Australian Museum documentary selected for international film festivals.
Sydney, 15 October 2019: No Distance Between Us, a short documentary (11 minutes) about the discovery of the world’s largest collection of ancient human footprints in Mungo National Park has been selected to screen at three international film festivals, Global Impact Film Festival (Washington), Antenna International Documentary Film Festival (Sydney) and Female Eye Film Festival (Toronto).
Commissioned by the Australian Museum (AM), No Distance Between Us, tells the story of one of the most remarkable archaeological sites in the country through the voices of the traditional owners, Mutthi Mutthi, Barkandji and Ngiyampaa Aboriginal tribal groups.
Produced and directed by Vera Hong in collaboration with the Traditional Custodians, Willandra Lakes Region World Heritage staff, Aboriginal Advisory Group, NSW National Parks and Wildlife Service and Mungo National Park staff, the fossilised footprints show in startling clarity the movements of hunting groups and family groups across the land.
Kim McKay AO, Director & CEO, Australian Museum said through commissioning No Distance Between Us, the AM pays tribute to the history of Australia’s First Peoples and the significant contribution they have made to our nation’s development.
“Featuring their stories in their own words helps build richer relationships embracing the depth and breadth of Indigenous knowledge and spirituality.” McKay said.
“The discovery of the 20,000 year old fossilised footprints by the traditional owners is a statement from the ancestors about the unbroken custodianship the First Nations people have with their sea and country.” McKay added.
Director Vera Hong said it was vital to capture the significance of the ancient footprints through the voices of the Aboriginal Traditional Custodians.
'We have much to learn from Australia's First Nation people's, their continued connection to country, ancient stories, knowledge and wisdom, if we are ready to listen.' Hong said.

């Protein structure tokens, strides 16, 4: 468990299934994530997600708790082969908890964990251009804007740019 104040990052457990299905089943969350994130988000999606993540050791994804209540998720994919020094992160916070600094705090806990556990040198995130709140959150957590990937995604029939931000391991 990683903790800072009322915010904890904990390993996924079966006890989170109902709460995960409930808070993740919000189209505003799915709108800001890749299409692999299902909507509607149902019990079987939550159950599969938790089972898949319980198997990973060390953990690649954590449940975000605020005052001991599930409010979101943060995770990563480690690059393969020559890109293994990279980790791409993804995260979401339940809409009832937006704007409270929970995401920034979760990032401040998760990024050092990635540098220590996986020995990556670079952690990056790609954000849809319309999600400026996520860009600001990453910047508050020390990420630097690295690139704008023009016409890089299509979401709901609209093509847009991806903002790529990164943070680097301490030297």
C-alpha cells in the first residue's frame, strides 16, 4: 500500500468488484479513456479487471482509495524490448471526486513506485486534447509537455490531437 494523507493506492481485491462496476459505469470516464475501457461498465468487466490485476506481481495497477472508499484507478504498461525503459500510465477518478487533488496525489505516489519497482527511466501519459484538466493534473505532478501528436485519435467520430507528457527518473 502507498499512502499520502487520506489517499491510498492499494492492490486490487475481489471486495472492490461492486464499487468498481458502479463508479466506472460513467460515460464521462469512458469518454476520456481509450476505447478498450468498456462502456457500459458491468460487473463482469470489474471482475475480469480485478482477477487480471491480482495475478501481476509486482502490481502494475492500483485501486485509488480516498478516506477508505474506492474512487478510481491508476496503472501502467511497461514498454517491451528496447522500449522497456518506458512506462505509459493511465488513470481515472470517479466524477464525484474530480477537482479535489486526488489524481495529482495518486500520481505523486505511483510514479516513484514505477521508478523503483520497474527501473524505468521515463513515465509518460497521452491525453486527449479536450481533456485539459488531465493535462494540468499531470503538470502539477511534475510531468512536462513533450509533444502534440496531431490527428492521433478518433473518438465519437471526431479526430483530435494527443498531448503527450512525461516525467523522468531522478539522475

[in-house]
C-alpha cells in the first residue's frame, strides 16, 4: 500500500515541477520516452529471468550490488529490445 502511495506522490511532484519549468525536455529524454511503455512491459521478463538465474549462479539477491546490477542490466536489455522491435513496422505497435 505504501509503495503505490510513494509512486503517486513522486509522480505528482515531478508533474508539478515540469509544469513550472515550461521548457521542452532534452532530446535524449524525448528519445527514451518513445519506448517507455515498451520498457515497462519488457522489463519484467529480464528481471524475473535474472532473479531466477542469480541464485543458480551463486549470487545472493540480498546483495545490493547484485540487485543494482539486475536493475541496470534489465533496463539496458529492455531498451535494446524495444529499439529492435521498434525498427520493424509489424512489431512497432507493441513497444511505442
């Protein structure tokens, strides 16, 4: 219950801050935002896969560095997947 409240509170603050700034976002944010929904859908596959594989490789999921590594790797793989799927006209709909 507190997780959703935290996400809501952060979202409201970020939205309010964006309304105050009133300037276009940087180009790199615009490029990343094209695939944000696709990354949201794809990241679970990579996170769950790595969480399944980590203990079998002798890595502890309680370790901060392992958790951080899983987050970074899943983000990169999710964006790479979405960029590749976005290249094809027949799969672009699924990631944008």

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The fossilised footprints were found in 2003 by a young Mutthi Mutthi woman, Mary Pappin Junior.
“To leave those footprints for us to find was unique. The Aboriginal people were very clever, in making sure that they left a sign for future generations. And we are the generation that’s here today.” Mutthi Mutthi woman, Mary Pappin Senior said.
McKay added that museum staff, working with the traditional owners of the land, took moulds of the individual footprints and in 2015 engraved the footprints into the museum’s stone entrance walkway.
“The engraved footprints lead visitors to the museum’s entrance and highlight our special relationship with the Willandra Lakes Aboriginal community, and their long-standing connection to the land,” McKay said.
Selected from over 1000 films submitted for consideration, No Distance Between Us will be screened at Antenna International Film Festival on Saturday 19 October, 2pm at the Verona Cinema, Paddington. Tickets available here.
From late 2020, No Distance Between US, will be shown in the Australian Museum’s First Australian’s gallery, Bayala Nura.
Media note: No Distance Between Us trailer here; https://www.youtube.com/watch?v=oTquzBHl6qo
Willandra Lakes World Heritage Area:
The Lake Mungo site, in the Willandra Lakes World Heritage Area, is the world’s largest collection of fossilised human footprints, and at an estimated 20,000 years old they are the oldest to have been found in Australia.
At the height of the Ice Age the (now dry) lake beds were full of water, and the hundreds of footprints preserved in a shallow clay pan give a vivid glimpse into life in this ancient time.
The tracks show where three hunters ran across the claypan chasing a kangaroo, with a groove showing where they missed the animal with a spear. Another set of tracks seems to show a one-legged man hopping fast across the mud, perhaps without using a crutch. There are tracks of a family group walking together across the claypan, while another set seemed to show where one of the young children paused, turned and ran away from the group.
As the Ice Age ended the claypan dried out, the tracks baked dry in the air and were covered in windblown sand. Since their discovery in 2003 by young Mutthi Mutthi woman, Mary Pappin Junior, AM scientists have been part of a team of Aboriginal elders, National Parks staff and heritage specialists working to record and preserve the unique fossilised footprints. Approximately 500 prints have been recorded in more than 25 individual trackways.
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